As much as possible, keep in close touch on a monthly basis (or more, if possible) to all the contacts you have at the different federal, state, and municipal grantmaking agencies. Always have an updated resume with you at all times. If you have developed good rapport with them, they will not be irritated at your persistence so being courteous and polite at all times is a must. However, if there are those who show signs of irritability at your constant calling, give them a short reprieve and try following up with other agencies. You can get back to that agency in three or four months or if you are really sure that there is a peer reviewer opening.
7. Be credible.
When you do become a peer reviewer, show that agency that you are credible by giving a thorough review. Be very exacting not only in terms of the content of the proposal but the grammar, spelling, and punctuation as well. This will give them the impression that you are serious and professional in your work. You don’t even have to confine your corrections to proposals you are reviewing but even to publications of the agency that you happen to read. Tell the agency in writing of the errors you see in any of their publications. This will certainly get you remembered so that the grantmaking agency will be the one to seek your expertise in case they have proposals that need to be reviewed.
8. Consider working with smaller funding sources.
Local community foundations and small corporations who also give back to the community through grant awards usually do not have regular peer reviewers or even a set of grant proposal guidelines. Thus, they are the ones that also need peer reviewers to help them sort the many applications they receive year after year. Try to get hold of the names of these “small-timers” in the grant funding arena in your area and ask to meet with the person in charge of their corporate giving program. During your meeting, try to find answers for such questions as the number of funding requests they receive each year; whether they have a review staff or not and if they have, how many members are there; and if there is a way for you to help them with reviewing application proposals. These kinds of queries will help open doors to make you a peer reviewer for these smaller funding sources.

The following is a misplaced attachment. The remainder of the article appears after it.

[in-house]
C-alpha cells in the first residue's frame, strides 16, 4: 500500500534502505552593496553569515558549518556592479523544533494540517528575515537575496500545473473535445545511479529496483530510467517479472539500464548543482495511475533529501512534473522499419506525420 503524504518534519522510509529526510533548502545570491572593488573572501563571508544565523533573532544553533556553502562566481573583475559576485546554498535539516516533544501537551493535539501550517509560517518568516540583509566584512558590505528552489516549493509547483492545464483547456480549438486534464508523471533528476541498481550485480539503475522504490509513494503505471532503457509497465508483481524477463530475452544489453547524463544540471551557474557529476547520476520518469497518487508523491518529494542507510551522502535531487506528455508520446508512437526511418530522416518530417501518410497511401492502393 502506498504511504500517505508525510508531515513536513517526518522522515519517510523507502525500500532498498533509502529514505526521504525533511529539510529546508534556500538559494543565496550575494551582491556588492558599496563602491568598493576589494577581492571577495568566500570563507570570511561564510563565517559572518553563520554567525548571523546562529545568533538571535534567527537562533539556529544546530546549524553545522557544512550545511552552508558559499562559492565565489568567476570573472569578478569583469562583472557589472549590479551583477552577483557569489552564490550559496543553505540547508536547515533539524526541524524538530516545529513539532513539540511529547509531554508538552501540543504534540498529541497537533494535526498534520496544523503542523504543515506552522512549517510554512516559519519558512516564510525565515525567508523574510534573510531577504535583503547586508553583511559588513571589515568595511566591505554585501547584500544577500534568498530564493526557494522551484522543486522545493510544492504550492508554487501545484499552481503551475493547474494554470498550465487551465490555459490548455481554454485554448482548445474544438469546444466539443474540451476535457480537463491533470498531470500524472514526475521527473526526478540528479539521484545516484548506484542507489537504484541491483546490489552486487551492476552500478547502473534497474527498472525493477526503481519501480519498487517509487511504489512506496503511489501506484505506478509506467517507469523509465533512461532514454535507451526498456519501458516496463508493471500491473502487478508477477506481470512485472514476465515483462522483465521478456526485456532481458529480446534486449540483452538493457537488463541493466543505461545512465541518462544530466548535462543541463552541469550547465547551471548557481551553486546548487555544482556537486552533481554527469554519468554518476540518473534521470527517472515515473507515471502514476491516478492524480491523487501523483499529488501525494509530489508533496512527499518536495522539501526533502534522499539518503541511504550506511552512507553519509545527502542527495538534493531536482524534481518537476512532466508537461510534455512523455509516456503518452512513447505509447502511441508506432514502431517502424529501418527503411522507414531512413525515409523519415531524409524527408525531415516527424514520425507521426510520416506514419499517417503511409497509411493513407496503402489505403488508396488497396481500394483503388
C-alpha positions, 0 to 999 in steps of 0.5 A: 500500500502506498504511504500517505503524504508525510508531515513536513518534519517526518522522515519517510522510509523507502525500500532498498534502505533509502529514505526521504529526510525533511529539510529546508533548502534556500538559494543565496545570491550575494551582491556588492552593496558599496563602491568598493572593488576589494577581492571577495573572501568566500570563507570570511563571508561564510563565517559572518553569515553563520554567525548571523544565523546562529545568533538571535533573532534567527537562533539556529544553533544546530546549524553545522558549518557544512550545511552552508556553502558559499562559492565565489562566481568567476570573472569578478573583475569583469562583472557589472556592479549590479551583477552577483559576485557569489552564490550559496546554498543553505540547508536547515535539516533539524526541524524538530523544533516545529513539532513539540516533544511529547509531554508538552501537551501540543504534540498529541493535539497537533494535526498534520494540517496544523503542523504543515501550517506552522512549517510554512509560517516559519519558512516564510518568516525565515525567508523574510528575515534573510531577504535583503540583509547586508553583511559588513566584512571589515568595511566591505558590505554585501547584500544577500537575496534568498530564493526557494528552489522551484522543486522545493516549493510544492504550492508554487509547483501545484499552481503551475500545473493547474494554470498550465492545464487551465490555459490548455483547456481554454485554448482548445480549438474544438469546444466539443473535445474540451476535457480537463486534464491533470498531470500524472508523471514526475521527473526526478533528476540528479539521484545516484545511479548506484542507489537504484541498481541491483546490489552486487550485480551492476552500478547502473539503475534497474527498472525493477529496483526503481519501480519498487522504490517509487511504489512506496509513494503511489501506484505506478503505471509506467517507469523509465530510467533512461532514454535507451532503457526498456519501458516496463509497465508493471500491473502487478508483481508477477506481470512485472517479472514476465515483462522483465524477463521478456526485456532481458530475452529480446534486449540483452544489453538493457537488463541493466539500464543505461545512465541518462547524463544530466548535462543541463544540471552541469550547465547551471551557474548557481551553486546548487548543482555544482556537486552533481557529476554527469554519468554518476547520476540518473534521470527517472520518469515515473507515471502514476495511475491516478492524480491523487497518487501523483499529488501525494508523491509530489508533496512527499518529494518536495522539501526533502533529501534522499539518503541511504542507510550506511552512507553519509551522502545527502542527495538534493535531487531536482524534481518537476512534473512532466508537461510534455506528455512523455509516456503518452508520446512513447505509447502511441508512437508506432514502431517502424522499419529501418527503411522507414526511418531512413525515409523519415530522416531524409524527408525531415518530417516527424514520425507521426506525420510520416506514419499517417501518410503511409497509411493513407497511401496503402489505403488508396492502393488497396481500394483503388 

9. Meet potential contacts by attending technical assistance workshops.
Technical assistance workshops are given by various funding agencies to help grant writers craft winning application packages. While the topics are indeed helpful, especially for those who are newbies in the grant writing business, another reason why you want to regularly attend these gatherings is to meet potential contacts. Be ready with your calling card and approach the program staff to tell them that you want to become one of their peer reviewers. By establishing this kind of contact with any of the staff of an agency, you are more likely going to get a warm reception when you call them up next time to ask for peer reviewer openings.
10. Establish networks with big-time decision-makers.
Read newspapers to get clues on where the key decision-makers are, especially where grant monies are concerned. Usually, they will be the key speakers or even hosts of fundraisers, open houses, and conferences. Find a way to be in these events and using your charm (hopefully you have that in good measure) and good luck (even more of these), try to get introduced to politicians and agency heads. Establishing these kinds of networks will pay off when you’re looking for peer reviewer opportunities.